Photography cheat sheet: camera metering modes

Using the spot metering mode on a Canon camera to meter the scene
(Image credit: Future/Lauren Scott)

Measuring the brightness of the scene you are photographing is a crucial part of getting the right exposure for your pictures. Before you can start thinking about shutter speeds, apertures and exposure modes, you need to measure the brightness of the scene. This is where the camera's exposure meter comes in.

Your DSLR (opens in new tab) or mirrorless camera (opens in new tab) has a built-in meter, of course – but most cameras have three or four modes to choose from (a camera for beginners will likely do without the Spot metering (opens in new tab) option).

What's the 18% rule?

Each camera metering mode assumes there is an even spread of brightnesses through the area it is measuring from, which average out at a grey tone that reflects 18% of the light falling on this part of the scene. Every color is taken into account in this average brightness.

Some of these are better in some situations than others. But there is not a single right choice – which of the metering mode options you use in a given scenario depends just as much upon personal choice and personal experience as it does upon anything else.

Your camera's metering system is responsible for analyzing the scene and judging what settings would capture it best. This is particularly key if you shoot in `automatic mode or a semi-automatic mode like Aperture Priority mode.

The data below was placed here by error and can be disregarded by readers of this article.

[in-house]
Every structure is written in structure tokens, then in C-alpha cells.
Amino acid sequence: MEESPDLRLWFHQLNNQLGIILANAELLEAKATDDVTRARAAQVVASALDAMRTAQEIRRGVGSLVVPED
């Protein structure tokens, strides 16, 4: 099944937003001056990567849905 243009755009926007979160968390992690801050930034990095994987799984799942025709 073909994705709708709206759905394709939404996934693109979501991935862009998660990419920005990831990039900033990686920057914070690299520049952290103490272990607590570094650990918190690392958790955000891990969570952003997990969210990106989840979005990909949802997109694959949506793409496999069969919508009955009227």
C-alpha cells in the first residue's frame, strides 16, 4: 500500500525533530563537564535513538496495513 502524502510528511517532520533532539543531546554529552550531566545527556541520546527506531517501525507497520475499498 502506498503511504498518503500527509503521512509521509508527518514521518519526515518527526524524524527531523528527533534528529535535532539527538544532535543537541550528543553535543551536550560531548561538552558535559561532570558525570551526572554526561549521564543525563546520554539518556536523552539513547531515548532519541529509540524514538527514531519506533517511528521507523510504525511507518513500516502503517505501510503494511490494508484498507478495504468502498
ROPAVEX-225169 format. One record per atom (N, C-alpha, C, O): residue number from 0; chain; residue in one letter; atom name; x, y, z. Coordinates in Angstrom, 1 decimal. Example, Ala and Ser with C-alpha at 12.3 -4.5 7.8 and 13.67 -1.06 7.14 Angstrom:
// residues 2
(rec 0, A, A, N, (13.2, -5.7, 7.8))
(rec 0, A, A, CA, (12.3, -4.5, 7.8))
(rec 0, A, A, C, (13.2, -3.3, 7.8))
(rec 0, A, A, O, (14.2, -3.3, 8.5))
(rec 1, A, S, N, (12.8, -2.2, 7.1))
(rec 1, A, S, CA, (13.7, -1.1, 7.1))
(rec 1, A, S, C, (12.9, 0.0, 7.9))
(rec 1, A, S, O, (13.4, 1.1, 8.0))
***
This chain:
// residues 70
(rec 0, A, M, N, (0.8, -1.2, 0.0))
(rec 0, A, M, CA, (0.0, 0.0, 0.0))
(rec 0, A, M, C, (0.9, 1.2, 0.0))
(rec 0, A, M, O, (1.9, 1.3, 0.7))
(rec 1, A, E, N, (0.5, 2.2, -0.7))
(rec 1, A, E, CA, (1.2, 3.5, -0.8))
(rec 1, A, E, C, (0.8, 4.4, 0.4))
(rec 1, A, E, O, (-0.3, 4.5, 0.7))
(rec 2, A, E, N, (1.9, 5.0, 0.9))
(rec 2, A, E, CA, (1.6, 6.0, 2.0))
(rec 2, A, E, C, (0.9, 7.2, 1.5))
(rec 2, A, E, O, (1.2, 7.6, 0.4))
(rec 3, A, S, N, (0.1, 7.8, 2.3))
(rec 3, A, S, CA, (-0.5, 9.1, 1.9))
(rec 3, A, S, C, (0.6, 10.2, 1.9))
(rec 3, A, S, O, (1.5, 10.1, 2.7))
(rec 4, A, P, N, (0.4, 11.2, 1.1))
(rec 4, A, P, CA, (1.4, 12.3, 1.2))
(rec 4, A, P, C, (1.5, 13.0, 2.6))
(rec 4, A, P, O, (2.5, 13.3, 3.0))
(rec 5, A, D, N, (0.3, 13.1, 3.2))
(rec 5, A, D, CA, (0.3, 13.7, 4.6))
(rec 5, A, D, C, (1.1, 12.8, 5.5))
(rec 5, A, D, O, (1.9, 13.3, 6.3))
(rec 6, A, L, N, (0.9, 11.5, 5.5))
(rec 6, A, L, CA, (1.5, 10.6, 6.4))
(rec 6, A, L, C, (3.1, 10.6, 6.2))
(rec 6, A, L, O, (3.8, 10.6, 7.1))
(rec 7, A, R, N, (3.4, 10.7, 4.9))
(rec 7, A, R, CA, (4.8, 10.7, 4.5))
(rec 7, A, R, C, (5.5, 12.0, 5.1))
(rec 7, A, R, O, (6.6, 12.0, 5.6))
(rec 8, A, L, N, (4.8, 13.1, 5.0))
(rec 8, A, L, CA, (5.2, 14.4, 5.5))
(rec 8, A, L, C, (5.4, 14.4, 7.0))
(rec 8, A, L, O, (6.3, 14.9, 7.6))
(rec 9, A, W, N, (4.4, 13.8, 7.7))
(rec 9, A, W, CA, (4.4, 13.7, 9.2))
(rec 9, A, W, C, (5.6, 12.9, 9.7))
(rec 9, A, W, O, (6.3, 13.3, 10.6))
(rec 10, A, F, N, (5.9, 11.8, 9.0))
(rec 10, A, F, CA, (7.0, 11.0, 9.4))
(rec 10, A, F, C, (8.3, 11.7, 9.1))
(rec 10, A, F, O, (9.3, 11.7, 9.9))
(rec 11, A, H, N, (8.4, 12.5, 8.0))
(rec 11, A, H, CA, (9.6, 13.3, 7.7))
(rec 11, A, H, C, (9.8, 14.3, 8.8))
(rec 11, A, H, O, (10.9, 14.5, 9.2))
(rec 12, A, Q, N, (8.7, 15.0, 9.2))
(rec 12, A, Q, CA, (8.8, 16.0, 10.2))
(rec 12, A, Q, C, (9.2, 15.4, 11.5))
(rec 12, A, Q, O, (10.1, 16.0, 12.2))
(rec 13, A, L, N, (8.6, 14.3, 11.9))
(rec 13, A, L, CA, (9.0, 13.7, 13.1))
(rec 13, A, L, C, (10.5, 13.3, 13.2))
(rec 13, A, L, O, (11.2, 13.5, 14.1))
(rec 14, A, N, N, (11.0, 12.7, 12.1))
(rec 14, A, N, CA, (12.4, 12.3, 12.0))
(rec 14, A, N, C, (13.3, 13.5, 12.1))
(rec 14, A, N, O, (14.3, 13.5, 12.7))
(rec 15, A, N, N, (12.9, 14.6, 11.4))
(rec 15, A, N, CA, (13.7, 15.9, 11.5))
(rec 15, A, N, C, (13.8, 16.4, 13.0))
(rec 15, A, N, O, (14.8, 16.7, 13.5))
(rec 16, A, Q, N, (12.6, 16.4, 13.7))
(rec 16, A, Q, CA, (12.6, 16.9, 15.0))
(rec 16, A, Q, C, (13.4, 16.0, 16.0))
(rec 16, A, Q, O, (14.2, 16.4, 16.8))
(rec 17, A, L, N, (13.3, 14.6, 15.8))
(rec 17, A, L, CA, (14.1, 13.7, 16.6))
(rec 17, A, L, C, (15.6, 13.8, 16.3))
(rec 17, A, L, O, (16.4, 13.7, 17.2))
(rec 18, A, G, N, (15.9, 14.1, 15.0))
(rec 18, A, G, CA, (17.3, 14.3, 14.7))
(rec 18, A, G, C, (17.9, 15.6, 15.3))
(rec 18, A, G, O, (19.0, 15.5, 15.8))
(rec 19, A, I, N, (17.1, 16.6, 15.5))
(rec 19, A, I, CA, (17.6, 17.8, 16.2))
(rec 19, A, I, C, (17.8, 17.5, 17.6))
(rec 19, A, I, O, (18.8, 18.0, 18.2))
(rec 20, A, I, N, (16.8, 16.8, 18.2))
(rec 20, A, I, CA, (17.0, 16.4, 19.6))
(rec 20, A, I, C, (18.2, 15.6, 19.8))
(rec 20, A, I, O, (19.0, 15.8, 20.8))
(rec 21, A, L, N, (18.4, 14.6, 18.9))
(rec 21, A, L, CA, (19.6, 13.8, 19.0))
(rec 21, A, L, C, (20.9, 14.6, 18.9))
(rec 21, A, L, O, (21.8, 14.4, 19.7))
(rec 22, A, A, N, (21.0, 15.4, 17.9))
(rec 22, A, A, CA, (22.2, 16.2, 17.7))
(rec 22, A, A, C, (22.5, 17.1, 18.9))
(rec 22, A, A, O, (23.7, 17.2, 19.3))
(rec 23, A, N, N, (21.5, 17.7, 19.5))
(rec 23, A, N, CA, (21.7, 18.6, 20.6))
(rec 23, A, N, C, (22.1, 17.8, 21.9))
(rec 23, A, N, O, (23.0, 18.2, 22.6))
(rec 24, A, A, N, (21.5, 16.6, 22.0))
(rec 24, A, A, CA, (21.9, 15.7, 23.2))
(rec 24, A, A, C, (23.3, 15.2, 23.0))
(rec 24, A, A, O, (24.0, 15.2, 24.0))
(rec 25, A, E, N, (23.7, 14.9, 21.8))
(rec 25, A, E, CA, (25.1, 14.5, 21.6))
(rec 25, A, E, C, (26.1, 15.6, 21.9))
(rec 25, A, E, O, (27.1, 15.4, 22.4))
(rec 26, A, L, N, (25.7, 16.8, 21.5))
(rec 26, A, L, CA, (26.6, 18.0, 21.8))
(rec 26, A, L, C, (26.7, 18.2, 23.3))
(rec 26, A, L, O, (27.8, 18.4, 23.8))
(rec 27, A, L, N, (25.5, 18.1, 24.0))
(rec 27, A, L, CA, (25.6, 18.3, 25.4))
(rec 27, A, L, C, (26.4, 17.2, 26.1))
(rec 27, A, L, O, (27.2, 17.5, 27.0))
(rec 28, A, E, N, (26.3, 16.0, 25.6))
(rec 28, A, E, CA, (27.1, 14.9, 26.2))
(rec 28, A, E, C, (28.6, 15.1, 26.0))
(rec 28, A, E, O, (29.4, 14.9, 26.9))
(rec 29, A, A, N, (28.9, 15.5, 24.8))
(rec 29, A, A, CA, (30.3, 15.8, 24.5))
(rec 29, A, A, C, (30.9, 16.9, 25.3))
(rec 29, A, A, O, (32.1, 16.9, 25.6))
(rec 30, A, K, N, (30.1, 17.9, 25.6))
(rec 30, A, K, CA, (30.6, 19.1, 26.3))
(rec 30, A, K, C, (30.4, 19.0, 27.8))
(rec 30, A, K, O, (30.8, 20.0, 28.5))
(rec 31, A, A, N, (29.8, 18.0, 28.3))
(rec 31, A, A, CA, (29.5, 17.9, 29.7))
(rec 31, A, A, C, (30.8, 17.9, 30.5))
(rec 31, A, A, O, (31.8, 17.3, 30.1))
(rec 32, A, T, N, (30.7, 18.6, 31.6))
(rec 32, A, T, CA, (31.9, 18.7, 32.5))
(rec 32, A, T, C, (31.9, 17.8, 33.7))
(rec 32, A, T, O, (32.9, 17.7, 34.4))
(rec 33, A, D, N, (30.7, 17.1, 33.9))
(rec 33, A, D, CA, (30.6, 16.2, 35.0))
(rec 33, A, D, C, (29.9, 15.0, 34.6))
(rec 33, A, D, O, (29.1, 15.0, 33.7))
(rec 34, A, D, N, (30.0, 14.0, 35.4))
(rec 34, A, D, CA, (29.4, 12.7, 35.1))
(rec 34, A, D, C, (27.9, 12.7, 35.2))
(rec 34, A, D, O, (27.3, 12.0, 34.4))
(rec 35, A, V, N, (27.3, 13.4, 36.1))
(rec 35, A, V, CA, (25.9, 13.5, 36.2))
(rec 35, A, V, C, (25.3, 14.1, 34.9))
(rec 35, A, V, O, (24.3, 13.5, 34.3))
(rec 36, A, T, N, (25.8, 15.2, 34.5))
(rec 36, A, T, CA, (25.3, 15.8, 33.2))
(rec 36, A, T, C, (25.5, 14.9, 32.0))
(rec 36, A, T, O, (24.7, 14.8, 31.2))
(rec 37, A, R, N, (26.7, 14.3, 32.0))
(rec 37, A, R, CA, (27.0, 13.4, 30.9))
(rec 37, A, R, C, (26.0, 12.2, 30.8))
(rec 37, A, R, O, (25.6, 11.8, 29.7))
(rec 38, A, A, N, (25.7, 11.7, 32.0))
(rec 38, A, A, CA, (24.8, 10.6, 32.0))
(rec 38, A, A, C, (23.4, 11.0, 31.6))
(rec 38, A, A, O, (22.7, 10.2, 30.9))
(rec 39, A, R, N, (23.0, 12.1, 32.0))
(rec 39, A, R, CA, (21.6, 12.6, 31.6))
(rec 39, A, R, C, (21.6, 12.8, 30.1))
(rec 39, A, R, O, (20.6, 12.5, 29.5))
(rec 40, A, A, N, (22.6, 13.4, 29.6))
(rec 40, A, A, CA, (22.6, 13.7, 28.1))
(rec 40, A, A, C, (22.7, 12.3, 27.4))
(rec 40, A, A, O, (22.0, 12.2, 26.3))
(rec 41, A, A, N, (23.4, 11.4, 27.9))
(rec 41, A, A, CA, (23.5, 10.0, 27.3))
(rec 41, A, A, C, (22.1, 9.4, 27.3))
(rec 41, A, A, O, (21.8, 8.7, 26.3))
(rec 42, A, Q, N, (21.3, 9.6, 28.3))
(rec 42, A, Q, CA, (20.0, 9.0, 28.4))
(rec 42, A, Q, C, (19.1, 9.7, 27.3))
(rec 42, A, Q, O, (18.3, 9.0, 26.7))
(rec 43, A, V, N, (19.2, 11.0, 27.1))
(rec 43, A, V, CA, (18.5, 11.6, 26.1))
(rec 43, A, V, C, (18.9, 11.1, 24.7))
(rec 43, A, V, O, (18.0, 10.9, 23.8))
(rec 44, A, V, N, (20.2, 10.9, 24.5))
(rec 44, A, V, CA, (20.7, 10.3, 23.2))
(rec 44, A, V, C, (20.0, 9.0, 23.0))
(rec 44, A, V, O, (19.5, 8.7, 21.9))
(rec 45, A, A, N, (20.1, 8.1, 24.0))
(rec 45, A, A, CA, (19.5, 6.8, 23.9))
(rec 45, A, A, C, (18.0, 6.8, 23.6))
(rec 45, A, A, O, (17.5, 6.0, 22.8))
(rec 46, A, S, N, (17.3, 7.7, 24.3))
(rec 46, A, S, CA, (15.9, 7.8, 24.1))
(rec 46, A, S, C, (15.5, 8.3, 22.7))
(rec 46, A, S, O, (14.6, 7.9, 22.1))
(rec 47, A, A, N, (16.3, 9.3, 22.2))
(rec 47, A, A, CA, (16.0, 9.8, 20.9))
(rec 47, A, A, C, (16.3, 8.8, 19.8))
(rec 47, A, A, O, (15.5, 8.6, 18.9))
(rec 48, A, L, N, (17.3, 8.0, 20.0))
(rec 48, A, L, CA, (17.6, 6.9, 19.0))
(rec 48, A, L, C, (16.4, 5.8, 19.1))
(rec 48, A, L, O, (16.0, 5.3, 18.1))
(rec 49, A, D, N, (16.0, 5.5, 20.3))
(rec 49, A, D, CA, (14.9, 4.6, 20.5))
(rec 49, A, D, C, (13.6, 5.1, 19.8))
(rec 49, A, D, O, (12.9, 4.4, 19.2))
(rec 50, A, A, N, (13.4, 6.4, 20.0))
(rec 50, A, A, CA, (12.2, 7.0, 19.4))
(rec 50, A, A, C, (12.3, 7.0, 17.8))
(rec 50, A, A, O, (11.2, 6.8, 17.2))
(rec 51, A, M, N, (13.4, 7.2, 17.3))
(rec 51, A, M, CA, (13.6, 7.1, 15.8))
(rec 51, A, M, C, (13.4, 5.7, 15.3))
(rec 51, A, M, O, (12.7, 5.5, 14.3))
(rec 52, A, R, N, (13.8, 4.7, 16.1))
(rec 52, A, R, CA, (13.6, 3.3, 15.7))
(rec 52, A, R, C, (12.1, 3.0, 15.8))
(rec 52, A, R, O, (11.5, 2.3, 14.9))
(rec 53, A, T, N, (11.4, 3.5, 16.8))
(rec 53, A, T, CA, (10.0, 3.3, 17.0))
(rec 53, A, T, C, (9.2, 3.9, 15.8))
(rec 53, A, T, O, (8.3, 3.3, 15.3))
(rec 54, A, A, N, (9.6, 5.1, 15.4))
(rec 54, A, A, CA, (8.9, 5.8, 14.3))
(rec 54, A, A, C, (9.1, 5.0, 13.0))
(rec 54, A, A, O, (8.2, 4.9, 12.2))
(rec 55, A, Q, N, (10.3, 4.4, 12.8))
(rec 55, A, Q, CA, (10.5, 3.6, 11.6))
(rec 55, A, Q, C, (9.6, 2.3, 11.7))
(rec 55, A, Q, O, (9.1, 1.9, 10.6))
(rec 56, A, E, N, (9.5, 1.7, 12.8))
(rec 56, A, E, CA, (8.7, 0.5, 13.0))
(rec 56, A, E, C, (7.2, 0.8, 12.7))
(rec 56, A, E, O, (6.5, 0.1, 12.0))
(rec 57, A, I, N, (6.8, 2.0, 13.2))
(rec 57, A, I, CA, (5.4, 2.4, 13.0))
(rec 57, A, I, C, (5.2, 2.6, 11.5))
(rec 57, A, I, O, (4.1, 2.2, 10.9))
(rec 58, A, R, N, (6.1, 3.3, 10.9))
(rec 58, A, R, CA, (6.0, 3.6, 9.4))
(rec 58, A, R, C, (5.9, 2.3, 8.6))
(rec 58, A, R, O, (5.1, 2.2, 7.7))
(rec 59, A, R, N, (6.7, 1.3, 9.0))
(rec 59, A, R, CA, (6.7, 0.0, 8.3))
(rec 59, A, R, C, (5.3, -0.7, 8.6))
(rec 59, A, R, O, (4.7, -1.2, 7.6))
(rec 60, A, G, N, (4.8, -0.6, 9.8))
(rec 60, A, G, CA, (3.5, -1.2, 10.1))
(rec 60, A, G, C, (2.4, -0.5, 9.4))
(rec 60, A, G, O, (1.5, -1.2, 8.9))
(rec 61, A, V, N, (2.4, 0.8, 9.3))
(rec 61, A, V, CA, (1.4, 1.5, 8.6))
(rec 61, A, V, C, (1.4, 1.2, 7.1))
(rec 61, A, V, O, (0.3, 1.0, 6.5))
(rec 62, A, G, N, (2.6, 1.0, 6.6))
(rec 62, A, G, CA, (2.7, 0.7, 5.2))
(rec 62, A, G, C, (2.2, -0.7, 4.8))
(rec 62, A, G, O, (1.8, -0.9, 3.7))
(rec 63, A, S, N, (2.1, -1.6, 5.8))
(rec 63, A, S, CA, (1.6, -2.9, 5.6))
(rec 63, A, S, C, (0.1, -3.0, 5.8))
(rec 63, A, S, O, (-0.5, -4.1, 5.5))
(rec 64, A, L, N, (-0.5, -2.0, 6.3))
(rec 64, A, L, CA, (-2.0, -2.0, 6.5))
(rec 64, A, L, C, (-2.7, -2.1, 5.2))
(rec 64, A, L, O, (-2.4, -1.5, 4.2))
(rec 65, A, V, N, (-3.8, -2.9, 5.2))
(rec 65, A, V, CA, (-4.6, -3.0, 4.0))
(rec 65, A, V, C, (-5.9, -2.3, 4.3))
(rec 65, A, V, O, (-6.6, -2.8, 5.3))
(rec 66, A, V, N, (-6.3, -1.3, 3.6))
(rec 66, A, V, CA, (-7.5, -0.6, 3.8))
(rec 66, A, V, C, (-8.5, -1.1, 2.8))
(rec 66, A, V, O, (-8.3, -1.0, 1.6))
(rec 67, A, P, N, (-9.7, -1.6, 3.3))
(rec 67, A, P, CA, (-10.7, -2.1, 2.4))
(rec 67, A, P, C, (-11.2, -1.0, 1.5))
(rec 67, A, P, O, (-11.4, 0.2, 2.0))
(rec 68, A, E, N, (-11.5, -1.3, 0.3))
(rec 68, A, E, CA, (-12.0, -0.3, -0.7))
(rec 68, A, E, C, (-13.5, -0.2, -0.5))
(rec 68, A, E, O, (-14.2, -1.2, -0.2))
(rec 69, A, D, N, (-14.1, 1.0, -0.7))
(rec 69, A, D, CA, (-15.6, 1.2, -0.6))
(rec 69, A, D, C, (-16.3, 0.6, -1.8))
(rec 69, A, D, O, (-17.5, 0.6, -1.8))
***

Typically though, the meter will look at the extent of darkest areas, brightest areas, and everything in between to work out the aperture and shutter speed that will ensure that everything is kept balanced.

Of course, it should be noted that in-camera meters are far from ideal – they only measure reflected light, which changes according to the scene and what your subject is wearing, as opposed to incident light, which is an empirical measurement that only changes when the actual light changes.

To measure incident light, you need a handheld light meter. Find out how to use a light meter (opens in new tab) and check out our guide on the best light meters (opens in new tab) you can buy. 

Here, let's explore camera metering modes and when to use them.

Photography cheat sheet: metering modes at a glance

Click the top-right-hand corner to enlarge this photography cheat sheet (Image credit: Digital Camera World)
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Metering modes explained

Evaluative metering
The main metering mode, and the one that you will be set to when you take it out of the box, is Evaluative (sometimes referred to as Matrix metering). This is the only option that you will get in some exposure modes (you have to switch to M, Av, Tv, or P modes to get to use the other metering mode options).

Evaluative metering is by far the most sophisticated of the metering types. It looks at the scene in an intelligent fashion, trying to work out what sort of picture you are taking – then relaying its suggested average brightness used to create a shutter speed and aperture combination. This metering pattern breaks the scene into a number of zones – creating a range of readings, which are then analyzed to work out the type of picture you are taking.